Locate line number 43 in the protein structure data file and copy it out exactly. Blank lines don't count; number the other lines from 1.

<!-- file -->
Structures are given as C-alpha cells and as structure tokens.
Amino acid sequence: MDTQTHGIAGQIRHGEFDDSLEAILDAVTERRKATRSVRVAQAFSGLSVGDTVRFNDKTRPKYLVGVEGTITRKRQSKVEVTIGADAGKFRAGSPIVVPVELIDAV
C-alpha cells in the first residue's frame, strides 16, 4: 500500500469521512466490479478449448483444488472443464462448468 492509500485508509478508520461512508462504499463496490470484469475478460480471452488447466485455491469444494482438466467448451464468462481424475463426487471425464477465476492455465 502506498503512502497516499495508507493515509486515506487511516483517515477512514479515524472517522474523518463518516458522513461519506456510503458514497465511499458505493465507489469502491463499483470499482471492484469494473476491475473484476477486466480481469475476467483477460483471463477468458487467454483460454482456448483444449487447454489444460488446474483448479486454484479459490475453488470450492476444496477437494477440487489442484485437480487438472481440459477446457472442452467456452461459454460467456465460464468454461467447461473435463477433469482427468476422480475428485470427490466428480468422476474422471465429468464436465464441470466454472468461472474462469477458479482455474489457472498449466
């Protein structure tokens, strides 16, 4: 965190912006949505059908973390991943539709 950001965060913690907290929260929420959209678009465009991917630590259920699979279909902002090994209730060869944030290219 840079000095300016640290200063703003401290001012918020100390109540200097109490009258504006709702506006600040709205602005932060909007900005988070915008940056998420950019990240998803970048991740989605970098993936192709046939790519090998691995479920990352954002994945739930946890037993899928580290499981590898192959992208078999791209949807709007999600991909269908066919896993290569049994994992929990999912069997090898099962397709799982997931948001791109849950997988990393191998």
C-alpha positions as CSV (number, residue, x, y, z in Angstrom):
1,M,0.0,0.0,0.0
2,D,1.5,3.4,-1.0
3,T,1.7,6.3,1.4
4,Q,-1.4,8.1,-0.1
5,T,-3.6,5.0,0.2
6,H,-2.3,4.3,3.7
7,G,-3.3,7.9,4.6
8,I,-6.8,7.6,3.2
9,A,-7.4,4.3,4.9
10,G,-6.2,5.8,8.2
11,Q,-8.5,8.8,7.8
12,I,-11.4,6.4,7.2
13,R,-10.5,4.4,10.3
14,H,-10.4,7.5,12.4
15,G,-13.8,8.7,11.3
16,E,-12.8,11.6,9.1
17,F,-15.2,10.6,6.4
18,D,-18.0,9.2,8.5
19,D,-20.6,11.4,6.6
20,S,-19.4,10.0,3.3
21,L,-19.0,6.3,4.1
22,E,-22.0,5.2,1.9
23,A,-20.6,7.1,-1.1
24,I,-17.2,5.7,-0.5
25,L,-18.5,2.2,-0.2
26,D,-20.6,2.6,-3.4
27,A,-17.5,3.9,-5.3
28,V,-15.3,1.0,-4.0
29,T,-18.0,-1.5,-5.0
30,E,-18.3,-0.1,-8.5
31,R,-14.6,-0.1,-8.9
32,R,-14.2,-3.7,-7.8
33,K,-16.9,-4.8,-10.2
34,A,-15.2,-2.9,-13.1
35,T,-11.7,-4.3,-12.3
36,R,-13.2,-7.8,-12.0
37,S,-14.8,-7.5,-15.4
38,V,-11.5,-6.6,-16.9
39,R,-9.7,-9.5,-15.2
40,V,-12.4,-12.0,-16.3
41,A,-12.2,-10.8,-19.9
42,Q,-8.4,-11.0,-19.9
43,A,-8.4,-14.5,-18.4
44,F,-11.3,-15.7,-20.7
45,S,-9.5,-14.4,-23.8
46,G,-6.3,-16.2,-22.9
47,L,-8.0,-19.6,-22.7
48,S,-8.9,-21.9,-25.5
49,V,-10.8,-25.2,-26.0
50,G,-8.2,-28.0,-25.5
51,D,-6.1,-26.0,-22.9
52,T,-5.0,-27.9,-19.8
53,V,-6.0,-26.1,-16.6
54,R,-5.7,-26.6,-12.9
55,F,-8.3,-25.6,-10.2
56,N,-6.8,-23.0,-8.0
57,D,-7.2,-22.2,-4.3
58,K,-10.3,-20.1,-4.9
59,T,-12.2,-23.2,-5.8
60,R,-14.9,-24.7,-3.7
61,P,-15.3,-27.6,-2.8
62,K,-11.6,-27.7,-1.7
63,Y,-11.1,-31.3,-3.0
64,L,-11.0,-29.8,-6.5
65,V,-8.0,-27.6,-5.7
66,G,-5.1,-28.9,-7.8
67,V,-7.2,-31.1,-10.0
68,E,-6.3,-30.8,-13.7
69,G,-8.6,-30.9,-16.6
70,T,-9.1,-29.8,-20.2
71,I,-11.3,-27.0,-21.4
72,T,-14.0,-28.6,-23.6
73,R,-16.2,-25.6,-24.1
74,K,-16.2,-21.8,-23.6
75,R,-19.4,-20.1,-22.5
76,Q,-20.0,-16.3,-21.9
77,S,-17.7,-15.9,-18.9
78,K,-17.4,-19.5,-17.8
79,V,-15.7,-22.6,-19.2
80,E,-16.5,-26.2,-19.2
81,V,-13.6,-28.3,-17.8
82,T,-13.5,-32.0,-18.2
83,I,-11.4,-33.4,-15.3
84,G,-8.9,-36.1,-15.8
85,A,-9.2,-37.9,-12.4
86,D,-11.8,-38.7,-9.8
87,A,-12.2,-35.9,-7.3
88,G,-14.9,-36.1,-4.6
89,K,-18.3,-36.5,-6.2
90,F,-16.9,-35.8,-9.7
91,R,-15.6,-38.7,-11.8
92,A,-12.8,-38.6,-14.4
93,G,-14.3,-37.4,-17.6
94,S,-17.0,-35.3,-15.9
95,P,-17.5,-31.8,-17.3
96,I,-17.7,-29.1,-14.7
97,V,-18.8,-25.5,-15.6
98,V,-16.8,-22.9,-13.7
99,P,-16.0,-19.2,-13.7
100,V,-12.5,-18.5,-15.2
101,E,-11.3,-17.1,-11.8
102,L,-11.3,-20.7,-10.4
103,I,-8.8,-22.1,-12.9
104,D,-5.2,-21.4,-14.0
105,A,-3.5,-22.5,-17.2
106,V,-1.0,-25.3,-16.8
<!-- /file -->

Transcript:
38,V,-11.5,-6.6,-16.9